Bill had survived the war and returned to America only to find his life in jeopardy again – this time through his inability to control his drinking.  His successful career as a businessman disintegrated, and he was told that he would either have to be permanently locked up or would die as a result of his alcoholism.

However his friend Ebby had found a way to stop drinking with the help of The Oxford Group, a Christian Organisation.  Bill was initially discouraged by this approach – not being religious himself.  But after much trial and error he and another alcoholic, Dr Bob Smith, began to develop a programme which would enable them and other alcoholics to stay sober  – this simply asked that people had a desire to stop drinking.

No faith or belief was required, though being opened minded to the concept of a higher power was encouraged.  Together they founded what became Alcoholics Anonymous.

As AA grew they decided to make a written record of the process they’d used to stop drinking and stay sober, and Bill set to work on a book that would become the handbook of the movement.  And he chose to start with the story of that wartime day in Winchester.

We landed in England.  I visited Winchester cathedral.  Much moved, I wandered outside.  My attention was caught by a doggerel on an old tombstone: ‘Here lies a Hampshire Grenadier / Who caught his death / Drinking cold small beer /  A good soldier is ne’er forgot / Whether he dieth by musket / Or by pot’.

Bill and Bob had the book printed on extra thick paper with a striking red and yellow cover – as alcoholics themselves they figured that their target readership would consider a bigger and brighter book to be better value for money!  Still known affectionately as ‘The Big Book’ by generations of readers, today it’s an all-time best-seller.

The 25 millionth copy rolled off the presses as far back as 2005, and around a million are still printed and sold each year, despite the text being available free online in English, Spanish and French.  In 2011 Time Magazine placed it on its list of 100 best and most influential books written since 1923 (the start of the magazine).  And a year later the Library of Congress designated it as one of the 88 ‘Books That Shaped America’.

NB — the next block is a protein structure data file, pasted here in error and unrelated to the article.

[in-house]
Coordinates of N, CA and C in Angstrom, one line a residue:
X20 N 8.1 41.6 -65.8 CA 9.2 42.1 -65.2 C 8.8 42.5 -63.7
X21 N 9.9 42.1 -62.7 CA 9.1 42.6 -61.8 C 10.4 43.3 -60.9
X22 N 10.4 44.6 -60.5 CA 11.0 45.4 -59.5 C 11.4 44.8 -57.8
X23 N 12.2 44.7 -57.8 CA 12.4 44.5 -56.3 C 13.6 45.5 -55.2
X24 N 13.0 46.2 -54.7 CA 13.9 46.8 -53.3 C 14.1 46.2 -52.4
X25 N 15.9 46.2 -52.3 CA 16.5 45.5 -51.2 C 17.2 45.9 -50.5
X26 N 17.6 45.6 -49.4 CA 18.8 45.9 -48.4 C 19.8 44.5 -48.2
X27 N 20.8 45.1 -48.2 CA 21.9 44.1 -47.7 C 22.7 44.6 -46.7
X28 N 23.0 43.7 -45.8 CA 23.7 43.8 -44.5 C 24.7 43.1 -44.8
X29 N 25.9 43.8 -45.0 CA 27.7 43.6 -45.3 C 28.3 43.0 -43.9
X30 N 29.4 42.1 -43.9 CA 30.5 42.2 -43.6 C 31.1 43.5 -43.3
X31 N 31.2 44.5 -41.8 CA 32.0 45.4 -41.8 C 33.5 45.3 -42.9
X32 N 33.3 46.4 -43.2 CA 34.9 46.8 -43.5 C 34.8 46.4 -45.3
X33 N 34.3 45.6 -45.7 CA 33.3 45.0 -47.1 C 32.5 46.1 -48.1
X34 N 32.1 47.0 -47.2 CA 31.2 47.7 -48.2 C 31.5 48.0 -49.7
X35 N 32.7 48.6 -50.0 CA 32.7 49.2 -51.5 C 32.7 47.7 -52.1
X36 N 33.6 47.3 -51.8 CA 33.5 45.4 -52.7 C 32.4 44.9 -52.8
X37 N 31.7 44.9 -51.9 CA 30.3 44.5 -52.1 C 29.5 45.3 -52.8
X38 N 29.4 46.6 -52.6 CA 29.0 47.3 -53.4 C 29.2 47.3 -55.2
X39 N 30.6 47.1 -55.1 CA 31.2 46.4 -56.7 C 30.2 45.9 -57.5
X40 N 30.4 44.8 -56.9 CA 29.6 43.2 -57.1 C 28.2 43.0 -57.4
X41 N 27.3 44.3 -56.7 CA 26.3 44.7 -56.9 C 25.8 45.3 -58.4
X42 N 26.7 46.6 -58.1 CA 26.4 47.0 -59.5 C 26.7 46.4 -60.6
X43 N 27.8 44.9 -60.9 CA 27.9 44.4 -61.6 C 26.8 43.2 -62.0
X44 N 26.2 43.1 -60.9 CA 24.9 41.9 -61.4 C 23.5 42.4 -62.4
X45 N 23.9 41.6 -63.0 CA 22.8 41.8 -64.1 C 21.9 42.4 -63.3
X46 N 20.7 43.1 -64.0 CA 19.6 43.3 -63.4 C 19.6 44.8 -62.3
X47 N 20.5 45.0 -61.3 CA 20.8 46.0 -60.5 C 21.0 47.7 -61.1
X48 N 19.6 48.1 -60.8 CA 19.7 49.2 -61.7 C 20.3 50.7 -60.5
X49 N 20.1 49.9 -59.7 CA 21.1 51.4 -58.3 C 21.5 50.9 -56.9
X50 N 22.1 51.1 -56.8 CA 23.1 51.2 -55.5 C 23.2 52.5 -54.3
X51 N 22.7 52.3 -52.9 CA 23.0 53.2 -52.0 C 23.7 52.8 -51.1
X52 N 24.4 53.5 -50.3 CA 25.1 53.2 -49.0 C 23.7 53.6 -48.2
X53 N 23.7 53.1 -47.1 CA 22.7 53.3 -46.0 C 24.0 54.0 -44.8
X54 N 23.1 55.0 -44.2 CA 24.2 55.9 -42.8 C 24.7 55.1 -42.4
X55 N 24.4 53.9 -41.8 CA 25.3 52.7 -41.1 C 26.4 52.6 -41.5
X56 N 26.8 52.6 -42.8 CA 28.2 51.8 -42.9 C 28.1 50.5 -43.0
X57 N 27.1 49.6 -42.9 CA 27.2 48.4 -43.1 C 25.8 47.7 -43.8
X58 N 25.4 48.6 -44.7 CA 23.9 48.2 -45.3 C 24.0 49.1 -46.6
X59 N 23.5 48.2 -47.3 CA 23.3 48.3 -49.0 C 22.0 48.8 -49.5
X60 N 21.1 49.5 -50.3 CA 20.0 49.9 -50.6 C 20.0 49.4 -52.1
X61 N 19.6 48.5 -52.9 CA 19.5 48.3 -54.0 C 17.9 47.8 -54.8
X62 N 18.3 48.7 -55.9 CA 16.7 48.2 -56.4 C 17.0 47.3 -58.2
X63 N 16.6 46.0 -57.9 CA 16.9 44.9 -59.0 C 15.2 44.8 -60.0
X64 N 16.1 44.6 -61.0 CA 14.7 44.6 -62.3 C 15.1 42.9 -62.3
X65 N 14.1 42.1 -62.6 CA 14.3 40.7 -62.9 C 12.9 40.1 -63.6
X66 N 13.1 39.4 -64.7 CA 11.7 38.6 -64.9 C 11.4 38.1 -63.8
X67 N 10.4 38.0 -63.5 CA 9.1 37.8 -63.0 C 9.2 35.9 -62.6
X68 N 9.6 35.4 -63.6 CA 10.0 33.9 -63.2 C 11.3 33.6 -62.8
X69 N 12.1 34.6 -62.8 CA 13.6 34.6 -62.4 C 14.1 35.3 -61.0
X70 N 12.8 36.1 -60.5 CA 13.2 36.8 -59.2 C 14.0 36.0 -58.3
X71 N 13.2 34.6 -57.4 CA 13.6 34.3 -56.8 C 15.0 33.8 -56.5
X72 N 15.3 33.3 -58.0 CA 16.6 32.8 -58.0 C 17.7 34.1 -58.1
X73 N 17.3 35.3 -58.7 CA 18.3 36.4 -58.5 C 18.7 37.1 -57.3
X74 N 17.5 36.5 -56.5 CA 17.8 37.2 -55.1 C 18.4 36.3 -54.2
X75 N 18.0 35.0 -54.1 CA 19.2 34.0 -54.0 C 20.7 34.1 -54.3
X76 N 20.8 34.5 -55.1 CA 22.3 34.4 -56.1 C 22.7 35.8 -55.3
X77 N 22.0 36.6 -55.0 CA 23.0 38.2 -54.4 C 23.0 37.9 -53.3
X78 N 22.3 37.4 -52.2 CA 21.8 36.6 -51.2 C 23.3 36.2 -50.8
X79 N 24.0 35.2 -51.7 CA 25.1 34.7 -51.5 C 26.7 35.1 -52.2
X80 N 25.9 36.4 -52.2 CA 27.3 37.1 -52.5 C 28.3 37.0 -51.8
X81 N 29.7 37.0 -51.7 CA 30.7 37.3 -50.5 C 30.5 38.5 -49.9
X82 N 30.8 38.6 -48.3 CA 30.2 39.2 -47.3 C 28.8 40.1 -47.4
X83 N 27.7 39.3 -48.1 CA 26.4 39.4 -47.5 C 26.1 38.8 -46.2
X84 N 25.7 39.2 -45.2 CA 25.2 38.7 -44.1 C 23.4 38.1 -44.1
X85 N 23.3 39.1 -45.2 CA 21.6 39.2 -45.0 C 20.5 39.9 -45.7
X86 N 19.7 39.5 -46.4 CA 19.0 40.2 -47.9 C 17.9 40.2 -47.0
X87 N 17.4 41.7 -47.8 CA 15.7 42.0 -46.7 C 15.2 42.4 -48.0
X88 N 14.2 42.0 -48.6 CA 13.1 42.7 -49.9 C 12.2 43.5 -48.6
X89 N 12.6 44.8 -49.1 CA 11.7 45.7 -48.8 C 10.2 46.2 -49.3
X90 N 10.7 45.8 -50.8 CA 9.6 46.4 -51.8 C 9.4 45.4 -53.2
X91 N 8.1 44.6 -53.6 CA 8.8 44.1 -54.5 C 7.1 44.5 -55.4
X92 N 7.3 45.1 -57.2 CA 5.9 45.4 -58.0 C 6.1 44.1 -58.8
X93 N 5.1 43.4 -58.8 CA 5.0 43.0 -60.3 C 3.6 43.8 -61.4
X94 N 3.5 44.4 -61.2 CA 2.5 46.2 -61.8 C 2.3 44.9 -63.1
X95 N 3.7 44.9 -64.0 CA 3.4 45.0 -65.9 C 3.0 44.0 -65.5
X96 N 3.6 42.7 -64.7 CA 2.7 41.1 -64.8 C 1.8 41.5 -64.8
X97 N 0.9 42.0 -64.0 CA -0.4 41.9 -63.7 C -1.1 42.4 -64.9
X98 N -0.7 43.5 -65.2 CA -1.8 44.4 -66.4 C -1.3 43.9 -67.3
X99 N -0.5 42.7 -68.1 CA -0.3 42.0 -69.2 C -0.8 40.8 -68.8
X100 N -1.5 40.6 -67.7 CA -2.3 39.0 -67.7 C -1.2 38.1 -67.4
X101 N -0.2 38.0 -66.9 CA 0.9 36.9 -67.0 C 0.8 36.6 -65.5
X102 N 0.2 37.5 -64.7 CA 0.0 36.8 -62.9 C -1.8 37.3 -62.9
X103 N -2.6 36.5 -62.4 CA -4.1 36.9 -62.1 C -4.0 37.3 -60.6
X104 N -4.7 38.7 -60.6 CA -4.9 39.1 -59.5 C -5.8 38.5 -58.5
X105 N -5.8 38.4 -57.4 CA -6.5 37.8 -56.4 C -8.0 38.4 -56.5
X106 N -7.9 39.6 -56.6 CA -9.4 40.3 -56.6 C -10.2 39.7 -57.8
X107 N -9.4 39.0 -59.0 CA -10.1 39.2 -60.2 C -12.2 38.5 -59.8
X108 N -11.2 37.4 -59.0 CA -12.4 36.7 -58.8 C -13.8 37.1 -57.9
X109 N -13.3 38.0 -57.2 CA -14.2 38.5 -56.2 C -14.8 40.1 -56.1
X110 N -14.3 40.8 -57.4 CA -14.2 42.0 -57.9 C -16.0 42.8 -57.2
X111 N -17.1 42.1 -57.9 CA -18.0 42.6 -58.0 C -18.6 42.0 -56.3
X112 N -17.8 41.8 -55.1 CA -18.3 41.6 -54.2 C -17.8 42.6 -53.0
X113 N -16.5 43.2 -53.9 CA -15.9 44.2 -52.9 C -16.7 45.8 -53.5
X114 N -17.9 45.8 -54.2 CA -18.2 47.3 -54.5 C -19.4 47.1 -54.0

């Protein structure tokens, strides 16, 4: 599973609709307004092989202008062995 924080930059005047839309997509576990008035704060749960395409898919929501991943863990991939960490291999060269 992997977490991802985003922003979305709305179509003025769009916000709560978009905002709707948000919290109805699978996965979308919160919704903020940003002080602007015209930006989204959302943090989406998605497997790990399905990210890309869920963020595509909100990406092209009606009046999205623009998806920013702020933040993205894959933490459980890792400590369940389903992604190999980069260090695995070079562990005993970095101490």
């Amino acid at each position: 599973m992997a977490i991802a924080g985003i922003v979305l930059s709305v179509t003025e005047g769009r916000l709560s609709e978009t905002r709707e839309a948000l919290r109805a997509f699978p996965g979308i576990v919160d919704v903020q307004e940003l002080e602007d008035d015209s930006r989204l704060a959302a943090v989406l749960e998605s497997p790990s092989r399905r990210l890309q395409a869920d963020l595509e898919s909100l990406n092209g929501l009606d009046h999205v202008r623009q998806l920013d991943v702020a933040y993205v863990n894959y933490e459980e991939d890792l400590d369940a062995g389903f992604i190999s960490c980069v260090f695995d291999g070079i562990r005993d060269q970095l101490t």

The ‘Big Book’ is read and discussed at most AA meetings.  It’s available in more than sixty seven languages since AA now holds thousands of meetings all over the world.  There are very few members of the fellowship who don’t have their own cherished copy.  Bill’s recollection of his wartime to the cathedral, together with the verse from the stone, remains on the very first page.

Thomas Thetcher’s gravestone still stands over the spot where he lies in the churchyard at Winchester, although it’s a faithful copy of the one that Bill Wilson saw on that hot August day in 1918.  That stone was becoming badly weathered, and in 1966 was taken to the Regimental Museum in Winchester for safe keeping where it can be seen today.

AA’s and their families from across the world often make a point of visiting Winchester.  They admire the cathedral – and search the graveyard for the stone, for they like to read the familiar inscription for themselves and perhaps take a photograph or two.  And many like to sit in the quiet of the churchyard and take a little time to reflect on the gift of sobriety, on universal goodwill towards comrades, and on the strange twist of fate which joined forever the stories of two young soldiers – Bill Wilson of Alcoholics Anonymous, and Thomas Thetcher, the Hampshire Grenadier.

If you would like to know more about AA you can find their website here:

AA has a twenty four hour helpline on – 0800 9177650

All AA services are free.

About the author

David Harber

David Harber is the founder and Managing Director of Love Andover, including the Love Andover Observer newspaper and 95.9FM Andover Radio. He is a fellow at the Royal Society of Arts and a card carrying member of the Nation Union of Journalists.